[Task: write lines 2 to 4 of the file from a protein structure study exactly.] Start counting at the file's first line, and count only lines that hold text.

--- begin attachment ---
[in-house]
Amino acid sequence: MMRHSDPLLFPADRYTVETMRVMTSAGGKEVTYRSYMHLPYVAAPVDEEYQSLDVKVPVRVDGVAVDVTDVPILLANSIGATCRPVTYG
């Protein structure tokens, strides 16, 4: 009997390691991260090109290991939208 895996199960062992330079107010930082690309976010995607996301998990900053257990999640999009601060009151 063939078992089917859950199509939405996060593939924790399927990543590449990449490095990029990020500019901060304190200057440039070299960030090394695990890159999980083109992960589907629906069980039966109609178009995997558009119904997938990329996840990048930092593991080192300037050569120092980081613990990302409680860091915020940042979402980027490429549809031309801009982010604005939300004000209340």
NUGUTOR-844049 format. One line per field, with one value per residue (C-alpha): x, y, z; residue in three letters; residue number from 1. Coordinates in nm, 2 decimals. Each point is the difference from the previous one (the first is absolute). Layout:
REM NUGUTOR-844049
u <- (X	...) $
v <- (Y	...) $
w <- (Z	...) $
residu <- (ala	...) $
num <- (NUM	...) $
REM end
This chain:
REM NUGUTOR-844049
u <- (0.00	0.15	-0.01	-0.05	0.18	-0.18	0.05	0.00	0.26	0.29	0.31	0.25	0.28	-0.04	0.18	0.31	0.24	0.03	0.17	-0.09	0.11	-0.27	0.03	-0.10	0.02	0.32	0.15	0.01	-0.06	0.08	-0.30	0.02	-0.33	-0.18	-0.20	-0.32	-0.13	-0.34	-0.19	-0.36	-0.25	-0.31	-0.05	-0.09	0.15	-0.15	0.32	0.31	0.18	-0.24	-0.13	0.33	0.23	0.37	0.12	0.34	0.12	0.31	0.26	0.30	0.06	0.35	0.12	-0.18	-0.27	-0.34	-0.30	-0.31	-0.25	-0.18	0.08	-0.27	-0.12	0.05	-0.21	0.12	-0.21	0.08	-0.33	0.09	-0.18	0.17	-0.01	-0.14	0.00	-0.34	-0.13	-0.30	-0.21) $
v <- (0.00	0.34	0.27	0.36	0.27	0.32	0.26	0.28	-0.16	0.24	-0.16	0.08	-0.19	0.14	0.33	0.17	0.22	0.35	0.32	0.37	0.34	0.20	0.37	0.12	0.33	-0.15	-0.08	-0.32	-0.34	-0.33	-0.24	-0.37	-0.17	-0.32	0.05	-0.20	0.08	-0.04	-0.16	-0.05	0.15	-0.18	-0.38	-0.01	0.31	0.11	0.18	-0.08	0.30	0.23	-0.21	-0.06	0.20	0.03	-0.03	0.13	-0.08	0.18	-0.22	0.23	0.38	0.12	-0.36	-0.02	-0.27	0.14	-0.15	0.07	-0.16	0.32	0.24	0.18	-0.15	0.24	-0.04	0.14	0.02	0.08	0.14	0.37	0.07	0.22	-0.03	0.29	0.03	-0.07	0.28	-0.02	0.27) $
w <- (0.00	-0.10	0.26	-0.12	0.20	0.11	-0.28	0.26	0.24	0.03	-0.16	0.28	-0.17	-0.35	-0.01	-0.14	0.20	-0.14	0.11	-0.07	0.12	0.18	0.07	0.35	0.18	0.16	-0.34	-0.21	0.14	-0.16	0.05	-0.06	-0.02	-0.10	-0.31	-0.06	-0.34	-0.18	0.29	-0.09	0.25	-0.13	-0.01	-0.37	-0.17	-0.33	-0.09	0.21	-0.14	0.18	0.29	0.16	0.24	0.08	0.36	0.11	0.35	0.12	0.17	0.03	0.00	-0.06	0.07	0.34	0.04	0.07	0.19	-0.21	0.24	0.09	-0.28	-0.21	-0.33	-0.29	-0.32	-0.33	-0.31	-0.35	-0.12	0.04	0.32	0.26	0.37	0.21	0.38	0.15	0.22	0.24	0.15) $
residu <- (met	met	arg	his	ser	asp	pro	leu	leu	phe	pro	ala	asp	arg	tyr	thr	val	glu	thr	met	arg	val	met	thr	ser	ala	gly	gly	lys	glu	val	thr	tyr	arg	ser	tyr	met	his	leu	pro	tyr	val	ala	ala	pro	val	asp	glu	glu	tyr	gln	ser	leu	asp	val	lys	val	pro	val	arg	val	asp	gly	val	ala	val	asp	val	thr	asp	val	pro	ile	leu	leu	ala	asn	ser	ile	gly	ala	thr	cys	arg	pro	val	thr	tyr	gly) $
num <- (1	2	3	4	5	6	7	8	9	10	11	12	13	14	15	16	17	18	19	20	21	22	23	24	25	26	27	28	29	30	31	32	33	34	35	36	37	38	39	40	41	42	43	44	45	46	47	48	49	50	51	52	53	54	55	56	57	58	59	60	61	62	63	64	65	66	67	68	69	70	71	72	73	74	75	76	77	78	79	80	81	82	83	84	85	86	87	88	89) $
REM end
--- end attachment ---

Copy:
Amino acid sequence: MMRHSDPLLFPADRYTVETMRVMTSAGGKEVTYRSYMHLPYVAAPVDEEYQSLDVKVPVRVDGVAVDVTDVPILLANSIGATCRPVTYG
């Protein structure tokens, strides 16, 4: 009997390691991260090109290991939208 895996199960062992330079107010930082690309976010995607996301998990900053257990999640999009601060009151 063939078992089917859950199509939405996060593939924790399927990543590449990449490095990029990020500019901060304190200057440039070299960030090394695990890159999980083109992960589907629906069980039966109609178009995997558009119904997938990329996840990048930092593991080192300037050569120092980081613990990302409680860091915020940042979402980027490429549809031309801009982010604005939300004000209340």
NUGUTOR-844049 format. One line per field, with one value per residue (C-alpha): x, y, z; residue in three letters; residue number from 1. Coordinates in nm, 2 decimals. Each point is the difference from the previous one (the first is absolute). Layout: